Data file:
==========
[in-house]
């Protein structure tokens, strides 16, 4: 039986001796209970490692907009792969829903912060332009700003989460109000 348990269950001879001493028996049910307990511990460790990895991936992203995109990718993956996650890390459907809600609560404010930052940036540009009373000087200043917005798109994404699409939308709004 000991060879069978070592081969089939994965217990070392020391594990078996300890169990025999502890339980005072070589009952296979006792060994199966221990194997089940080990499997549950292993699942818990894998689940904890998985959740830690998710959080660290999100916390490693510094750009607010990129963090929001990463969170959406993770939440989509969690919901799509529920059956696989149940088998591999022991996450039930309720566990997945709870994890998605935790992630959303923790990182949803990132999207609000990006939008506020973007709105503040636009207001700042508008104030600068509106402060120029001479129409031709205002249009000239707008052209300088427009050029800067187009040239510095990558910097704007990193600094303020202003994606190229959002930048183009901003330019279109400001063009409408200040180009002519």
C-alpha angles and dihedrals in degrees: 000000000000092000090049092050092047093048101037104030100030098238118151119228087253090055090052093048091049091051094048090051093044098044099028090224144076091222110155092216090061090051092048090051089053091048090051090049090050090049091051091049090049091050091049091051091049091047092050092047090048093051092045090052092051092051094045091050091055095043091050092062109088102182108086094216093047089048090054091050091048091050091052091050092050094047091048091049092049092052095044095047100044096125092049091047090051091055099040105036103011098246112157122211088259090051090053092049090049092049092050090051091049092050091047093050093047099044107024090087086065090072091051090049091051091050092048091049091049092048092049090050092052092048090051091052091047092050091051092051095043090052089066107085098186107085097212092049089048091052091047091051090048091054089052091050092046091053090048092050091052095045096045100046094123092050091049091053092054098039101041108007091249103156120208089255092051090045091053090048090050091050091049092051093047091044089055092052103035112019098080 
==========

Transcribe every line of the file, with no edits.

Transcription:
[in-house]
């Protein structure tokens, strides 16, 4: 039986001796209970490692907009792969829903912060332009700003989460109000 348990269950001879001493028996049910307990511990460790990895991936992203995109990718993956996650890390459907809600609560404010930052940036540009009373000087200043917005798109994404699409939308709004 000991060879069978070592081969089939994965217990070392020391594990078996300890169990025999502890339980005072070589009952296979006792060994199966221990194997089940080990499997549950292993699942818990894998689940904890998985959740830690998710959080660290999100916390490693510094750009607010990129963090929001990463969170959406993770939440989509969690919901799509529920059956696989149940088998591999022991996450039930309720566990997945709870994890998605935790992630959303923790990182949803990132999207609000990006939008506020973007709105503040636009207001700042508008104030600068509106402060120029001479129409031709205002249009000239707008052209300088427009050029800067187009040239510095990558910097704007990193600094303020202003994606190229959002930048183009901003330019279109400001063009409408200040180009002519």
C-alpha angles and dihedrals in degrees: 000000000000092000090049092050092047093048101037104030100030098238118151119228087253090055090052093048091049091051094048090051093044098044099028090224144076091222110155092216090061090051092048090051089053091048090051090049090050090049091051091049090049091050091049091051091049091047092050092047090048093051092045090052092051092051094045091050091055095043091050092062109088102182108086094216093047089048090054091050091048091050091052091050092050094047091048091049092049092052095044095047100044096125092049091047090051091055099040105036103011098246112157122211088259090051090053092049090049092049092050090051091049092050091047093050093047099044107024090087086065090072091051090049091051091050092048091049091049092048092049090050092052092048090051091052091047092050091051092051095043090052089066107085098186107085097212092049089048091052091047091051090048091054089052091050092046091053090048092050091052095045096045100046094123092050091049091053092054098039101041108007091249103156120208089255092051090045091053090048090050091050091049092051093047091044089055092052103035112019098080 